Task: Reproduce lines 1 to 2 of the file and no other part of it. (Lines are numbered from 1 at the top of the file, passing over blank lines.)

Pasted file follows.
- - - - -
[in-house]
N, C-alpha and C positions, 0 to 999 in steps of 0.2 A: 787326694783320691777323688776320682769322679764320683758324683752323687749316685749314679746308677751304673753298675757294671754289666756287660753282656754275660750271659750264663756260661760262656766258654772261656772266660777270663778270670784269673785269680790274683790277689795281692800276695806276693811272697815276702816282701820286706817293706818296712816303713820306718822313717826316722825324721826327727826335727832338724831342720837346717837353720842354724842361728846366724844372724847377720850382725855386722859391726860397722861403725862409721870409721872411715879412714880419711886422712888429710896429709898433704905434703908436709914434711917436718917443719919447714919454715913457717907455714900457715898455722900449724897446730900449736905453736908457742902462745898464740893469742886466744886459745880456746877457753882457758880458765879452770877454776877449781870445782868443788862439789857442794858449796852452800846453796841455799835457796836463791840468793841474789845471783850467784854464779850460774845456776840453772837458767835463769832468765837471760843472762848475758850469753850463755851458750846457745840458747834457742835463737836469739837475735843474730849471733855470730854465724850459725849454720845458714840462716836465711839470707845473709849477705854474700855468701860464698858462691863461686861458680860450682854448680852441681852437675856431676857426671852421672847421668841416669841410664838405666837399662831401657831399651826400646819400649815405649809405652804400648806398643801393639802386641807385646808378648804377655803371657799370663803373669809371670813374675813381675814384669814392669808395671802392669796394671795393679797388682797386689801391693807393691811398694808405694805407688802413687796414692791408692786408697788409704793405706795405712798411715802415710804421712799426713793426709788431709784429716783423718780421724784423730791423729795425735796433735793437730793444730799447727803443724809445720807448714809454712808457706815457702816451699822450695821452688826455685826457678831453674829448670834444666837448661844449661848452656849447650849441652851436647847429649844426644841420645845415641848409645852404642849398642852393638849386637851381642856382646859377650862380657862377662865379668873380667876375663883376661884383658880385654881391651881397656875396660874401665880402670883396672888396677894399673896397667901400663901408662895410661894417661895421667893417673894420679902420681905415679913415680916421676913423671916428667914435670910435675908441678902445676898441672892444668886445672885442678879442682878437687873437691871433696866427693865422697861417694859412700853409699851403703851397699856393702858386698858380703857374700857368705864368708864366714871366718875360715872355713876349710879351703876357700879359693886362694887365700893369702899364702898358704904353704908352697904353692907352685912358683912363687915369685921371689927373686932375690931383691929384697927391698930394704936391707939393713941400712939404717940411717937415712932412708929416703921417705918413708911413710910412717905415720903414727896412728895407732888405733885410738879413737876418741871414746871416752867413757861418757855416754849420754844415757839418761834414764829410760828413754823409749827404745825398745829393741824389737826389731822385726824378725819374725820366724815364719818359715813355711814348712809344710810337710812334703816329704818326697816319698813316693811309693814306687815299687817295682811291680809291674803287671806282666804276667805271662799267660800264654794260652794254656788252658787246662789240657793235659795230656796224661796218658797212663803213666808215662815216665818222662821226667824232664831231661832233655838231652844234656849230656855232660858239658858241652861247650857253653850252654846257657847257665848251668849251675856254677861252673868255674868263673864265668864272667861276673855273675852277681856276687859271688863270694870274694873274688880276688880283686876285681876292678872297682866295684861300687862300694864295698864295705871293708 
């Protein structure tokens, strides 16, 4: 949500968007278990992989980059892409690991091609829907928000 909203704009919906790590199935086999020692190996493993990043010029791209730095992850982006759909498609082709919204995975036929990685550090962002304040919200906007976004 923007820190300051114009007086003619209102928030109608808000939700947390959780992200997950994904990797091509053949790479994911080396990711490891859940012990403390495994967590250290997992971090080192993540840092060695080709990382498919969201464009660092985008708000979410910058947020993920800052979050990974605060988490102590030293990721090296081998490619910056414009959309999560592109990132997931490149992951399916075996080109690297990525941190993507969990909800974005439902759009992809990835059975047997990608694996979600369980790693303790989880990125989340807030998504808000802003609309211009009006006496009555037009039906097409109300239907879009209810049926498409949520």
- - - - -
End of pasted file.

[in-house]
N, C-alpha and C positions, 0 to 999 in steps of 0.2 A: 787326694783320691777323688776320682769322679764320683758324683752323687749316685749314679746308677751304673753298675757294671754289666756287660753282656754275660750271659750264663756260661760262656766258654772261656772266660777270663778270670784269673785269680790274683790277689795281692800276695806276693811272697815276702816282701820286706817293706818296712816303713820306718822313717826316722825324721826327727826335727832338724831342720837346717837353720842354724842361728846366724844372724847377720850382725855386722859391726860397722861403725862409721870409721872411715879412714880419711886422712888429710896429709898433704905434703908436709914434711917436718917443719919447714919454715913457717907455714900457715898455722900449724897446730900449736905453736908457742902462745898464740893469742886466744886459745880456746877457753882457758880458765879452770877454776877449781870445782868443788862439789857442794858449796852452800846453796841455799835457796836463791840468793841474789845471783850467784854464779850460774845456776840453772837458767835463769832468765837471760843472762848475758850469753850463755851458750846457745840458747834457742835463737836469739837475735843474730849471733855470730854465724850459725849454720845458714840462716836465711839470707845473709849477705854474700855468701860464698858462691863461686861458680860450682854448680852441681852437675856431676857426671852421672847421668841416669841410664838405666837399662831401657831399651826400646819400649815405649809405652804400648806398643801393639802386641807385646808378648804377655803371657799370663803373669809371670813374675813381675814384669814392669808395671802392669796394671795393679797388682797386689801391693807393691811398694808405694805407688802413687796414692791408692786408697788409704793405706795405712798411715802415710804421712799426713793426709788431709784429716783423718780421724784423730791423729795425735796433735793437730793444730799447727803443724809445720807448714809454712808457706815457702816451699822450695821452688826455685826457678831453674829448670834444666837448661844449661848452656849447650849441652851436647847429649844426644841420645845415641848409645852404642849398642852393638849386637851381642856382646859377650862380657862377662865379668873380667876375663883376661884383658880385654881391651881397656875396660874401665880402670883396672888396677894399673896397667901400663901408662895410661894417661895421667893417673894420679902420681905415679913415680916421676913423671916428667914435670910435675908441678902445676898441672892444668886445672885442678879442682878437687873437691871433696866427693865422697861417694859412700853409699851403703851397699856393702858386698858380703857374700857368705864368708864366714871366718875360715872355713876349710879351703876357700879359693886362694887365700893369702899364702898358704904353704908352697904353692907352685912358683912363687915369685921371689927373686932375690931383691929384697927391698930394704936391707939393713941400712939404717940411717937415712932412708929416703921417705918413708911413710910412717905415720903414727896412728895407732888405733885410738879413737876418741871414746871416752867413757861418757855416754849420754844415757839418761834414764829410760828413754823409749827404745825398745829393741824389737826389731822385726824378725819374725820366724815364719818359715813355711814348712809344710810337710812334703816329704818326697816319698813316693811309693814306687815299687817295682811291680809291674803287671806282666804276667805271662799267660800264654794260652794254656788252658787246662789240657793235659795230656796224661796218658797212663803213666808215662815216665818222662821226667824232664831231661832233655838231652844234656849230656855232660858239658858241652861247650857253653850252654846257657847257665848251668849251675856254677861252673868255674868263673864265668864272667861276673855273675852277681856276687859271688863270694870274694873274688880276688880283686876285681876292678872297682866295684861300687862300694864295698864295705871293708 